Neil Young’s “high resolution” music crusade is undergoing a change, an extreme change!!!!!!! The classic rocker turned tech entrepreneur has announced that Pono’s now defunct music store will become a high-quality streaming service. It’s kind of like Tidal but it’ll suck more. The fittingly out of touch new name for this service will be “Xstream.”
The Pono player saga started back in 2014 with a successful Kickstarter campaign. After the $6.2 million gold rush of crowdfunding, Young and his business partners launched a retail version of the PonoPlayer for $400 and a pricey store for purchasing audio files recorded in 24 bits and 192 kHz. Now both the player and the service are dead.
Young went straight to Pono’s audience (?) in order to announce the new service. He posted a long message on Pono’s message board describing what kind of Xstream new features will be available with a subscription. The community boards are only for customers so we’ll just sum it up for you on Xstream fast forward. The service will offer music streaming with 15,000 potential levels of playback quality. If service or wifi is spotty in the area that you’re listening, the sound quality will degrade and if you’re getting blazing fast speeds, you’ll get a pristine recording. He claims that this works seamlessly without interruptions or buffering.
The quixotic mission that Young refuses to give up on is noble. There’s absolutely no reason to argue that better sound quality is a bad thing. The problem is the commercial and practical roadblocks that killed the PonoPlayer and the Pono store. The high-quality downloads cost significantly more than an average resolution mp3 with an album like Led Zeppelin IV selling at $27.49 instead of the $13.99 one would pay iTunes. The higher resolution also meant bigger file sizes which meant fewer songs that could be stored on the PonoPlayer device. Also, fewer people wanted to carry around a dedicated music device when they have a smartphone that can do a ton of other things.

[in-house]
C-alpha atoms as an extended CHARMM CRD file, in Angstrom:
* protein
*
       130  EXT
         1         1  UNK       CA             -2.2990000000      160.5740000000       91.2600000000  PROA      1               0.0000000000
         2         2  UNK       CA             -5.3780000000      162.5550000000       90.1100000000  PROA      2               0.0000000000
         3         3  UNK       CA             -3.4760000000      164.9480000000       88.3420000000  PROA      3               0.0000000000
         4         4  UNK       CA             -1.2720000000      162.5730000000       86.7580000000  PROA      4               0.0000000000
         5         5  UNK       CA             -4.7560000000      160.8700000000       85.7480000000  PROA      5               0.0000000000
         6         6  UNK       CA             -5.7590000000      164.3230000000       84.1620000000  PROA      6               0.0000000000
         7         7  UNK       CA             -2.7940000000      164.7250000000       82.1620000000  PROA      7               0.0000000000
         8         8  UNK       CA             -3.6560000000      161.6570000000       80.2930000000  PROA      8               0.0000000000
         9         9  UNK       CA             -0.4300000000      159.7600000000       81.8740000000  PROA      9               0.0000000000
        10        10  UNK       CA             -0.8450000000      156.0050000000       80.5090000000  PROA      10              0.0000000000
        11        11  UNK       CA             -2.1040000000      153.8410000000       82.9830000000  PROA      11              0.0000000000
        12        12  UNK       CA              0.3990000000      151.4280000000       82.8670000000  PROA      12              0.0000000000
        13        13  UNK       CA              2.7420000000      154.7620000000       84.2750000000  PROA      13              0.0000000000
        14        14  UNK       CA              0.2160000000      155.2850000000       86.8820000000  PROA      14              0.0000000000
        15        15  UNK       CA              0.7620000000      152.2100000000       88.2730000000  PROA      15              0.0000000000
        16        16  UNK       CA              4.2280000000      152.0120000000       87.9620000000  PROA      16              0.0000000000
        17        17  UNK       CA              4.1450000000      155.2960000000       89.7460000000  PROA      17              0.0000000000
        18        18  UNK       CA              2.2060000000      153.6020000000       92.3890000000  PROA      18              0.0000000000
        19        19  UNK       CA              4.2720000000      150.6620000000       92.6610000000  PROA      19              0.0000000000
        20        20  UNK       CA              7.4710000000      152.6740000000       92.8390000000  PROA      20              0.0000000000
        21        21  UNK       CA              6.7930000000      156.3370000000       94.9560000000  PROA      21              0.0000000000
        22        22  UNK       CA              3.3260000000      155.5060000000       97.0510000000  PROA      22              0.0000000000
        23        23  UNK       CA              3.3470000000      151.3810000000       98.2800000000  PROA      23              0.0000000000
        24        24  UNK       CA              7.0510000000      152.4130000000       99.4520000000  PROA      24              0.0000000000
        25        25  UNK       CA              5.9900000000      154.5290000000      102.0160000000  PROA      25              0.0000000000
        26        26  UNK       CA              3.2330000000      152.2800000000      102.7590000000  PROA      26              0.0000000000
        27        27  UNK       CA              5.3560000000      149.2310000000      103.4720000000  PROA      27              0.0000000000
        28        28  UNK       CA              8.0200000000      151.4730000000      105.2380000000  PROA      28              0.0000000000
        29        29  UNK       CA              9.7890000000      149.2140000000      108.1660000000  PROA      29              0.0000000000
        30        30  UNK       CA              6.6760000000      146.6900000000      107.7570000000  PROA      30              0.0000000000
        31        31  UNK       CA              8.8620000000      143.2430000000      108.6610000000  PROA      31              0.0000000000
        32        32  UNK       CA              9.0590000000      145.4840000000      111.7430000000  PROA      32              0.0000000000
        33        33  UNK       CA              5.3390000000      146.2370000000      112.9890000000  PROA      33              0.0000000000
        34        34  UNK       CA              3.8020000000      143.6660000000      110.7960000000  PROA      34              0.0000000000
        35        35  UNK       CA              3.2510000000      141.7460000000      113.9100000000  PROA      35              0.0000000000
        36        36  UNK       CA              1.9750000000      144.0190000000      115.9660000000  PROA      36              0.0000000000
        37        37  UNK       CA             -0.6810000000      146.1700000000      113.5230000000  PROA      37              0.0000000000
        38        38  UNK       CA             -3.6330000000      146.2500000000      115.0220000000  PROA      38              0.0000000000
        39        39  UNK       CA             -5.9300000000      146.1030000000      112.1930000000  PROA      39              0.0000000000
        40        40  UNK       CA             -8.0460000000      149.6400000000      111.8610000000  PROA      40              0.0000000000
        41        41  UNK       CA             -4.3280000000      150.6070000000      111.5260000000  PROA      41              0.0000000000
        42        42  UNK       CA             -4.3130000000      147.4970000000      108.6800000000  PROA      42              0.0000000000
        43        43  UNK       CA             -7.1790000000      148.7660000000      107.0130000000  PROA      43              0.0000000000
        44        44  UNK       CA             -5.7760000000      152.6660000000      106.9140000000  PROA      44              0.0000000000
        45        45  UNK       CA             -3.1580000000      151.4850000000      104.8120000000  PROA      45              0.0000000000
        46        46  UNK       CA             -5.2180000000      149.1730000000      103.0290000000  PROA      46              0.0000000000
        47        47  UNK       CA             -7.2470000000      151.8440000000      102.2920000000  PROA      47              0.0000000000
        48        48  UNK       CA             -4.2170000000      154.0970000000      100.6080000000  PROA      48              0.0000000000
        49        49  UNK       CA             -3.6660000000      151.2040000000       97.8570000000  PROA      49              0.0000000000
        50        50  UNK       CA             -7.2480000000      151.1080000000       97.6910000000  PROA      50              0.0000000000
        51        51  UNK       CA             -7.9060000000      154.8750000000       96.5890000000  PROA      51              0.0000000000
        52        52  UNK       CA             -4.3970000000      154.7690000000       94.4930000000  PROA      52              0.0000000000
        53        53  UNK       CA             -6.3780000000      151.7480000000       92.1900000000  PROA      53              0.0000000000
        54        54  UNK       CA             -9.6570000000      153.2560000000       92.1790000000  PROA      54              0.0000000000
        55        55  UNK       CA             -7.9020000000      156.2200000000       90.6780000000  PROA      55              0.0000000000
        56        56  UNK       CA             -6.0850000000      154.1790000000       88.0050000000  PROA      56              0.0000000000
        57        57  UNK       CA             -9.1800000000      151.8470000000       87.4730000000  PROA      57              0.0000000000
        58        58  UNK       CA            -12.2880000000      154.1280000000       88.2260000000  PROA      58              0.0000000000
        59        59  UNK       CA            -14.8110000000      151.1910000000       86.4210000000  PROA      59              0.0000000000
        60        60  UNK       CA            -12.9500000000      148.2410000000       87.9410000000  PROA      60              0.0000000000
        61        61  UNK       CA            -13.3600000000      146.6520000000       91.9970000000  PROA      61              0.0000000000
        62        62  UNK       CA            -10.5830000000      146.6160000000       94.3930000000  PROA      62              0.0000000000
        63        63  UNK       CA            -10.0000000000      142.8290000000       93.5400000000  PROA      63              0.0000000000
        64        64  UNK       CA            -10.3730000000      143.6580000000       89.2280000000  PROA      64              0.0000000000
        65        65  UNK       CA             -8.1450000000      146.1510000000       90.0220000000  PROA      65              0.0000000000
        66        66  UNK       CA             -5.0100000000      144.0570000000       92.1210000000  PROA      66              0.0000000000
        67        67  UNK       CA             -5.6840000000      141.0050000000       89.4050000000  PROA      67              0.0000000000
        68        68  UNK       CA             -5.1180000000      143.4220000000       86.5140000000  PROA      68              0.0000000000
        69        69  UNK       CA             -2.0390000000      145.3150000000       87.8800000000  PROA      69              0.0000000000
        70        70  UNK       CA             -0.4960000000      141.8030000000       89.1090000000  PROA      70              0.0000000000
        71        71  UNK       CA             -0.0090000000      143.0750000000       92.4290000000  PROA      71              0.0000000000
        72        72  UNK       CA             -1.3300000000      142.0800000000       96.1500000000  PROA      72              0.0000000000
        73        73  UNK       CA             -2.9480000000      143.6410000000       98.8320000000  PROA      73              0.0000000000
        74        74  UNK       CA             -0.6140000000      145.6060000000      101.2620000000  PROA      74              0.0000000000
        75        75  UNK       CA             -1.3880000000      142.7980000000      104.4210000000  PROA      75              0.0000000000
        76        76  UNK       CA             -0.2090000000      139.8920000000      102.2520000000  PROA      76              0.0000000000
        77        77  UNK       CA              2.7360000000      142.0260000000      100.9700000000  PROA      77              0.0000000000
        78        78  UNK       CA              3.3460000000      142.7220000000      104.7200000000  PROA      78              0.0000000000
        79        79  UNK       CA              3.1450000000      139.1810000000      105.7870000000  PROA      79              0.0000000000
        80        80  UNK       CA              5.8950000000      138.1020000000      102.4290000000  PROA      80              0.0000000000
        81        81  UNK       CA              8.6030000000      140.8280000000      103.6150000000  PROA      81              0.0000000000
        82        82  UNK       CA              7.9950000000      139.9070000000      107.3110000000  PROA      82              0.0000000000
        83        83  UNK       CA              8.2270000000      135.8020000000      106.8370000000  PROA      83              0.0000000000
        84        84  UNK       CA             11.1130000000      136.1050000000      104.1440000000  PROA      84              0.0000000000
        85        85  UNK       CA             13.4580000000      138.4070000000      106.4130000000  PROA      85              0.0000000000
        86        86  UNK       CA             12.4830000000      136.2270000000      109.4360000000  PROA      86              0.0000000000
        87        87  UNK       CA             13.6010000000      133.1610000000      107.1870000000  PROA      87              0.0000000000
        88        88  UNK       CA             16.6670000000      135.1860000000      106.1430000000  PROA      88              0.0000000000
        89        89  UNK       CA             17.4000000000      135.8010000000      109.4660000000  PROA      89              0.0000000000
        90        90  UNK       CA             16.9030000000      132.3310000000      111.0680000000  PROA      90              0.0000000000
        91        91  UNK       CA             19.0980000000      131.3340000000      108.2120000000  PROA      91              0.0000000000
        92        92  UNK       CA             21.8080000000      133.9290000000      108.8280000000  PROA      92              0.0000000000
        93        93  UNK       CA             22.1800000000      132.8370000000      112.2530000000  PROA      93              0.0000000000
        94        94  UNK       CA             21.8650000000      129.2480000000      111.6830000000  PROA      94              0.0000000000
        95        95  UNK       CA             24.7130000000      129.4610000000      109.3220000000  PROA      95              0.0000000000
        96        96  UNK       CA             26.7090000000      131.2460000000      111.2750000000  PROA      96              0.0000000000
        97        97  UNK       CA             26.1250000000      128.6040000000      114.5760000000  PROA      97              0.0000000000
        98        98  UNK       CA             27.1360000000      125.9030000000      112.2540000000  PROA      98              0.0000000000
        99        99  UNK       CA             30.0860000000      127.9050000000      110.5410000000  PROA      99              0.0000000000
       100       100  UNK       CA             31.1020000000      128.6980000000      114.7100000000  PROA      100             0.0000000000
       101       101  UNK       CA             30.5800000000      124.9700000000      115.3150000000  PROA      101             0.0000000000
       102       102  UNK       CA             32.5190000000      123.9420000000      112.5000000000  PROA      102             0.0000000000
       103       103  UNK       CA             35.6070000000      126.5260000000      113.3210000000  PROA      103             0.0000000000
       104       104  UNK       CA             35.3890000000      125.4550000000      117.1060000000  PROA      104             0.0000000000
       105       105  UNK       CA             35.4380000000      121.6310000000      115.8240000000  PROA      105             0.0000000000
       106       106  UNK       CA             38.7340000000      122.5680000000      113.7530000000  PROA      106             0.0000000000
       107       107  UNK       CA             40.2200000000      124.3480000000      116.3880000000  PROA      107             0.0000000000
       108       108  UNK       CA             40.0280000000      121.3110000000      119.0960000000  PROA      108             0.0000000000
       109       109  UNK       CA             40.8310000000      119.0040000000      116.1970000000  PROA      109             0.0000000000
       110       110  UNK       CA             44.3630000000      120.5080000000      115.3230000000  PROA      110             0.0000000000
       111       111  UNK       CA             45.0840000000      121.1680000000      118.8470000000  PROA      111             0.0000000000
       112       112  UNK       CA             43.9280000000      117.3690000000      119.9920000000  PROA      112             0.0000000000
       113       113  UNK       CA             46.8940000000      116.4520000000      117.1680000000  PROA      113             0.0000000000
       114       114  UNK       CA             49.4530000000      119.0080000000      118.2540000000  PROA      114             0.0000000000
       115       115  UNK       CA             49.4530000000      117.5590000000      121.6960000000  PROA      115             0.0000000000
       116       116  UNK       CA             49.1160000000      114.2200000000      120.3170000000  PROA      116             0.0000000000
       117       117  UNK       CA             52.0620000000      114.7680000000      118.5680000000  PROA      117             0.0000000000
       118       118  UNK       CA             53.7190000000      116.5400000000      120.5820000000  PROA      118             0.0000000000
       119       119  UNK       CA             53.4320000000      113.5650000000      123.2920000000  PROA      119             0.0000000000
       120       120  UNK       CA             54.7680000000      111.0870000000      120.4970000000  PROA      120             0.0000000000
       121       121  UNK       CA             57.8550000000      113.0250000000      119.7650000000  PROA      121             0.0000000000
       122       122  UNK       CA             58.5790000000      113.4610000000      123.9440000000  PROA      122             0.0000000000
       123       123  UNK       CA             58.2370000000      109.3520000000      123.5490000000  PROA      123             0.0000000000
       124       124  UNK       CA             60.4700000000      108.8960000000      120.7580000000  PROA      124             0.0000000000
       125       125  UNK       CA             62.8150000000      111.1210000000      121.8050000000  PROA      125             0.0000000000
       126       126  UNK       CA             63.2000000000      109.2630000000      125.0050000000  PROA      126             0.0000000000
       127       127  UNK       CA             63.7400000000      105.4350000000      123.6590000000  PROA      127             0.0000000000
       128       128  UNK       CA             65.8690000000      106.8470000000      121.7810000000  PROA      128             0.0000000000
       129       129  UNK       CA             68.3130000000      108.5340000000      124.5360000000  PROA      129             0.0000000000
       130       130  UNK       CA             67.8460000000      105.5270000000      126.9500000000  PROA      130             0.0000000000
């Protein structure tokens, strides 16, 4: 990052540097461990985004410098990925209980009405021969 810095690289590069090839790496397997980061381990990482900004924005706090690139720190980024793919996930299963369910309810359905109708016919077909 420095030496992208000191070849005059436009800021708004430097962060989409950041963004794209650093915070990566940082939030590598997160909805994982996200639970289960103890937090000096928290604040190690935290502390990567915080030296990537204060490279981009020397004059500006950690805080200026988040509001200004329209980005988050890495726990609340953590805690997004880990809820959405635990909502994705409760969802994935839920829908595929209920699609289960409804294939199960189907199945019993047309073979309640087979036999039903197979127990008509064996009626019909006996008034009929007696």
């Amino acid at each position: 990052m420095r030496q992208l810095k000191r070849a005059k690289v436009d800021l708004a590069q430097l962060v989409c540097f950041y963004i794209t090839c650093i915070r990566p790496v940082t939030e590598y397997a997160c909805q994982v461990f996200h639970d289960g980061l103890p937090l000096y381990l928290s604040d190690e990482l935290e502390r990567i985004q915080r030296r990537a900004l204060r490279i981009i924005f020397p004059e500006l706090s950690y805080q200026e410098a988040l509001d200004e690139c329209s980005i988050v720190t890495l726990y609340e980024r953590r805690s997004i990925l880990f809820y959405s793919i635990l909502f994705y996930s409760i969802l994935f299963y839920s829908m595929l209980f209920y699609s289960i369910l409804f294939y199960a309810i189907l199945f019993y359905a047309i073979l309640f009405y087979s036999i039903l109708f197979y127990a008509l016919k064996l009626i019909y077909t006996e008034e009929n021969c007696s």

In his announcement, Young owns up to some of the mistakes that were made along the way, saying:
I had to put up with lots of criticism for the high cost of music delivered in the way all music should be provided, at full resolution and not hollowed out. I had no control over the pricing, but I was the one that felt the criticism, because I was the face of it. And I pretty much agreed with the criticism. Music should not be priced this way.
Young does not say how much this new Xstream service will cost or when it will launch beyond “very soon.” He does insist that premium pricing is not in the cards and he’s having difficulty getting record companies to work with him.
It’s a little painful to read his earnest hopes knowing that this just isn’t going to work. Maybe in the future, when the streaming wars have worked themselves out a bit more, this could be a viable niche product. But as it is, people want simplicity and convenience. Most people can’t even tell the difference in audio quality anyway. They just want a million tunes in their pocket and want to pay as little as possible. So, not only will customers have to become familiar with this new service with a name like a piss-flavored Mountain Dew but they’ll most likely have fewer listening options because Young admits that he’s having difficulty making deals. On top of all that, if people want to stream from their cellular network they’ll most likely be eating heavily into their data plans. Of course, unlimited data is coming back big, so at least Xstream has that going for it.
Young is an old school rock star that is always just behind the times. It seems like a great moment to remember that time he heard Kraftwerk and made the totally bonkers album Trans. Welcome to the “Computer Age”: